Wishful thinking, it is part of human nature, right? There I was last night, laying awake wishing I will pull off a miracle and finish the half-marathon in 2:13, which was my best time for a half, back in 2012. But I no longer run everyday any more. Back in 2012, fresh off from a job that dragged on for 12 mostly painful years, well, there were some good ones, but near the end it was exhausting, I had much time to prepare for the half-marathon in Staten Island. Yes, I ran my best 5K back in August last year, by having a good friend pace me and I also used better breathing techniques. But it was a 5K, or 3.1 miles long, versus a half-marathon, glorious 13.1 miles. The cheering crowd in Times Square and elsewhere supposedly can give runners a good boost, but it won't make up that much to cover lack of training. Yet I dreamt a little. Then I decided I would just be socially unfriendly and not spend time on queue for porta-potty.
It was my first time running the NYRR NYC Half-Marathon. The high cost, $120+ I think, was a main factor for me to avoid it. There are so many other races to spend my hard-earned money on. Sure you don't get to run through Times Square but is that alone worthwhile the big fee? But last year I was supposed to be a guide for an Achilles runner who decided at the last minute to run with some friend of his, so I ended up at the cheer zone for my track club instead. It was nice to be out there, seeing all the energy. I volunteered at a water station for the NYC Half some years ago, but being at the cheer zone was different. I decided then that I would actually run it. It helped that I did all five races for the five boroughs of NYC to gain automatic entry into the NYC Half. I know, the NYC Half is so highly sought after you don't just register for them. You either earn a guaranteed entry or try your luck with lottery, or some other means.
There was a big snowstorm on the Tuesday before the Sunday race. Then the weather report said there would be more storm or lousy weather on the weekend. Ay yay yay, just my luck, another messy run like the Staten Island Half 2016. Luckily, it turned out there was no precipitation whatsoever. Just so very cold! I try to make the races as simple as possible so I went without bag check. First time ever I had a disposable layer on, both the top and the bottom parts of the body. I hate the idea of throwing away clothes that are still wearable but I have too many pieces of clothes anyway. Besides, NYRR does a good job of collecting the throwaway clothes for Good Will. I placed my pieces neatly on a rail, near other people's stuff, I am sure they will find a new good home. I just had the scary feeling that I left something valuables in those clothes, but I made sure there was nothing.
I was in Wave 3, Corral D. At NYRR races, a slowpoke like me is usually in Corral K, but because the NYC Half had three different Waves, it appeared like I moved up several Corrals but I know better. It was nice to bump into track club members: Jackie, who was a volunteer team leader; and Murray, who was assigned to the same Corral and Wave with me. Murray planned to run at a certain pace but we started out together and he periodically said we were too fast than his planned pace. Around Harlem Hill I went ahead with my pace, which was not that much faster, but I wanted to at least beat my 2:30 from last year's Brooklyn Half. I ran a few more Half-Marys since Brooklyn but I was sort of a pacer so my finish time was 2:45 or 3:00. I ran slower going uphill then tried to make higher leaps as I came down the hills. I walked twice to wolf down the Gu's that I brought with me, and maybe again shortly afterward to grab water or Gatorade to wash the stuff down. I think I stopped one more time at Mile 12 to get another drink, last one for the long stretch home.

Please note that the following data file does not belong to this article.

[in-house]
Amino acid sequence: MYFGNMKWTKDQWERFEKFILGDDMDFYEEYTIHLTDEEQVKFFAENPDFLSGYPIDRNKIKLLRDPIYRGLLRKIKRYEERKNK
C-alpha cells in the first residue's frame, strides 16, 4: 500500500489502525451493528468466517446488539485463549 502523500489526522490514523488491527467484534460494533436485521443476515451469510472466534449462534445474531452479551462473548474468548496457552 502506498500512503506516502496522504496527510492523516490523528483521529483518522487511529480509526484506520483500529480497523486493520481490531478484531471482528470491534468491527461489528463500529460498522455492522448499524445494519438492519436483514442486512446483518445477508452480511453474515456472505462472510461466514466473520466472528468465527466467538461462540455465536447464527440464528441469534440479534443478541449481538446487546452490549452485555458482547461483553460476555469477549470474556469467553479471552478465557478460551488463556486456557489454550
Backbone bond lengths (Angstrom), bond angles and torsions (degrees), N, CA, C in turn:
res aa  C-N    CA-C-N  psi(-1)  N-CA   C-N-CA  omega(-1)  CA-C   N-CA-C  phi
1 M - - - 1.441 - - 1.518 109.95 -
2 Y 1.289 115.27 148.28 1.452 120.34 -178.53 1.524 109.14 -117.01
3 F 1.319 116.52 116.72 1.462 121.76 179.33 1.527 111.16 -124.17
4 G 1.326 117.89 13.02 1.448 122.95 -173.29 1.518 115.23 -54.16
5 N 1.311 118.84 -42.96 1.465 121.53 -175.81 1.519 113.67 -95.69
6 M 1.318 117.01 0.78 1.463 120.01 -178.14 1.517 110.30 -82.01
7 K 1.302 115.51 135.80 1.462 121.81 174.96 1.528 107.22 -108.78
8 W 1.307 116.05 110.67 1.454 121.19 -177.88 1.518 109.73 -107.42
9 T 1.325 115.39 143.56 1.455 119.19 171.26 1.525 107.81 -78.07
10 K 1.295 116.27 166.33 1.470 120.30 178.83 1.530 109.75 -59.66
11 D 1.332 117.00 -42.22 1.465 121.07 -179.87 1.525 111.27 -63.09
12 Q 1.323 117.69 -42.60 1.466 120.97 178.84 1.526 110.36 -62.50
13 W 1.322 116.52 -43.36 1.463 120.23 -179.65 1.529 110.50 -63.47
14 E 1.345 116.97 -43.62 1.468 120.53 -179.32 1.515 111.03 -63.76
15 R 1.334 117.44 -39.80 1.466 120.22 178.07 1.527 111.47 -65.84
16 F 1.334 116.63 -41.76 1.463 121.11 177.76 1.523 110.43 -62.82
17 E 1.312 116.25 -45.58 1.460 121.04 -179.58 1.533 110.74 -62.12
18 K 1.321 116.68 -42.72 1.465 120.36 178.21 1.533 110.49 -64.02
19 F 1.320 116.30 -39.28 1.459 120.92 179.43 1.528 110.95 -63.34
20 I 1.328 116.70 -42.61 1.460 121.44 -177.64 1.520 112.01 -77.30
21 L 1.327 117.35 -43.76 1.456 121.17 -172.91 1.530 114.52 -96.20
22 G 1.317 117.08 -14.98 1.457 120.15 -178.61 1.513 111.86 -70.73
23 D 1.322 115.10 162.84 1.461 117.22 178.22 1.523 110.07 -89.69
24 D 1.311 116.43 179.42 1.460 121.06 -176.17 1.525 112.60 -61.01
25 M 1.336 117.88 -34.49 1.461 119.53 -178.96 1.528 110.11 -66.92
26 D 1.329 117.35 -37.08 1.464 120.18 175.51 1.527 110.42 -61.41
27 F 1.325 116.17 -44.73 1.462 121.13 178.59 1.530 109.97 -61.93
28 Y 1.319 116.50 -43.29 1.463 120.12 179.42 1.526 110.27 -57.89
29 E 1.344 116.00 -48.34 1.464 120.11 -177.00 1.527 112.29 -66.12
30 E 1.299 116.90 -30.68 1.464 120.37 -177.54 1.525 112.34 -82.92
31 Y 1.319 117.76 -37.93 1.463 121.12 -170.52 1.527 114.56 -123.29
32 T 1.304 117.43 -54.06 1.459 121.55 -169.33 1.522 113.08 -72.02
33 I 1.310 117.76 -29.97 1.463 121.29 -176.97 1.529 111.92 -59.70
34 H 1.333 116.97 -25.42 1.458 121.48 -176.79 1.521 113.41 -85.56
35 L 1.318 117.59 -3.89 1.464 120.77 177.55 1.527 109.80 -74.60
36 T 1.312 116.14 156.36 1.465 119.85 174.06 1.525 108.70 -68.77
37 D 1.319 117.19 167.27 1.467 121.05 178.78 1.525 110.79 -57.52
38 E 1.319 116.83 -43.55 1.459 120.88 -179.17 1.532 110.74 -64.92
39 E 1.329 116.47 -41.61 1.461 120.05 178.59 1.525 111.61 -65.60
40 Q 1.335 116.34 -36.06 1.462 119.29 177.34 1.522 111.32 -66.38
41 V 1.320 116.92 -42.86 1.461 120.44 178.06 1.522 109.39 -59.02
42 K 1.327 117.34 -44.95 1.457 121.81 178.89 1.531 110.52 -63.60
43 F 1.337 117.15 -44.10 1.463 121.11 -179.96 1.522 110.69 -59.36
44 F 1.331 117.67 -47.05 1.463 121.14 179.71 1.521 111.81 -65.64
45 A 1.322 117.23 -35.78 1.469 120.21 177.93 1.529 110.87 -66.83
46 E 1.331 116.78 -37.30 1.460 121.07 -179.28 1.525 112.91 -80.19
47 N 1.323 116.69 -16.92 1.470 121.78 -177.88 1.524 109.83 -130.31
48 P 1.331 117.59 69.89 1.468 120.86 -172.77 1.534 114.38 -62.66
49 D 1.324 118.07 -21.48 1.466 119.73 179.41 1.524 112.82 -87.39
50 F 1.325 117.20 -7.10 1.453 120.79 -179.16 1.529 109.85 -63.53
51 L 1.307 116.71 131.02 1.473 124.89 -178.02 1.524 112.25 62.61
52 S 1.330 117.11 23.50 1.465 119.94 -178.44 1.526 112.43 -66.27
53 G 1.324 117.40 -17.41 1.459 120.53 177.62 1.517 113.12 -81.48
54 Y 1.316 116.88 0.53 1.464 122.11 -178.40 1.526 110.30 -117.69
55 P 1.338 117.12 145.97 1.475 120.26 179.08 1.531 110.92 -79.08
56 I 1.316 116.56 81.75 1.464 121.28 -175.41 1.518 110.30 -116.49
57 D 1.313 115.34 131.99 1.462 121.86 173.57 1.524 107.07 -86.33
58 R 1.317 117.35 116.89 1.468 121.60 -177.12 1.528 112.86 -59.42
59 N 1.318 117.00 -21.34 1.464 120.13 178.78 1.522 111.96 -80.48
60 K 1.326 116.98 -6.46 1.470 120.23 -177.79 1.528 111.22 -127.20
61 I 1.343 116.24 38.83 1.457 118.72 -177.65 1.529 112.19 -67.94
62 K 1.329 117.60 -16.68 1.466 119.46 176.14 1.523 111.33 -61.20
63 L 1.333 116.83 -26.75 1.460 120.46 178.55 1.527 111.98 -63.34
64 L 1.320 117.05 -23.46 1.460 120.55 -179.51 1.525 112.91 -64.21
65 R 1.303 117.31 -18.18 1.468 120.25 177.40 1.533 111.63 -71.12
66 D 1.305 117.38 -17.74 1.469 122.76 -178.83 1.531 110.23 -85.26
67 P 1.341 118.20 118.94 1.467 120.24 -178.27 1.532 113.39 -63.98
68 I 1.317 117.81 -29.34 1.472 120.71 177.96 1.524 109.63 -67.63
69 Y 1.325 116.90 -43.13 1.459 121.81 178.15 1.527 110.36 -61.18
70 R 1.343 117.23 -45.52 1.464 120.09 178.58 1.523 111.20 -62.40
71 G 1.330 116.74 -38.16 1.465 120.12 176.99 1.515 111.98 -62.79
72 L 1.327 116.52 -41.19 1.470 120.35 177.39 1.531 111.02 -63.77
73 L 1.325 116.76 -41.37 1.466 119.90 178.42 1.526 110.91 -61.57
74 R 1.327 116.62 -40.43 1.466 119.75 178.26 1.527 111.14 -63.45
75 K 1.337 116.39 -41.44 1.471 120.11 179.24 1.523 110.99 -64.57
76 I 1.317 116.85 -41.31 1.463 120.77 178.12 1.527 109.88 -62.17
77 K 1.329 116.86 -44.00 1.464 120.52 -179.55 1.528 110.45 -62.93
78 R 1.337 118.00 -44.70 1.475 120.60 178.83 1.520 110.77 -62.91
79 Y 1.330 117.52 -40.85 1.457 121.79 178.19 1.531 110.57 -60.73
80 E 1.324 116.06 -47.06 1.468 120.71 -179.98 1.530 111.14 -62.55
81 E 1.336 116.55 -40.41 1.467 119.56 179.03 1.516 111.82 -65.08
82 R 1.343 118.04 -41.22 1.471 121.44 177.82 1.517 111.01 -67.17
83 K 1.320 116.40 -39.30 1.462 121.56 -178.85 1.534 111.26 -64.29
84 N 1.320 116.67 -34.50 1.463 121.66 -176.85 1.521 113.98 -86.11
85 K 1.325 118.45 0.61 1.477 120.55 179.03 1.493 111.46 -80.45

I did stick to my plan of not stopping for anything other than walk breaks. I acknowledged when called but did not stop for photos. That's the extent of my being unsocial. It was good to see Jackie again around the 72nd Street Transverse in Central Park as she tried to get out of Central Park to get to the finish line. I loved how Joe at 42nd Street cupped his hand to better holler at me. I don't run with headphone and keeps my eyes open so I usually catch everything. Actually, I probably saw Joe with his cupped hands before I heard him. Also on 42nd Street I spotted Linda from the back and asked for confirmation while she was re-fueling, nom nom nom. I knew Joyce would be at Mile 9's fluid station, with the Back On My Feet group. She perched high on something so it was easy to spot her and we exchanged greetings so it was good. Another wishful thinking, I thought there might be a chance my club's cheer zone would still be around when I got there. But it was a cold day and for us Wave 3 people that would mean the cheerleaders have to be there for like three hours. I had a PPTC hoodie on so occasionally other people would call the club name and I would respond with a fist pump or such. All the words of encouragement really made a difference, even if it didn't make me finish faster, it sure kept me going.
Strava app messed up and didn't record the tunnel portion of the race. Instead, it said I went quickly uptown to Chambers Street then zoomed back at the tunnel exit. It also went bonker in Times Square. Altogether, per Strava app, I ran over 22 miles at 6 or so minutes per mile. Of course I didn't. It still said I did 2:30, but since I stopped Strava after a few steps past the finish line, it turned out I made sub-2:30, or 2:29:43 to be exact. Sigh, such is the life of a slow runner, had to forgo toilet visits, sacrifice most social interaction, i.e. no stopping for photos, just to squeak by some goal. Some fast runners would have stomach cramps, wait on long lines for the toilets, then still P.R. by 15 minutes. But with this sports, it's usually just the runners against their younger self so I'm good.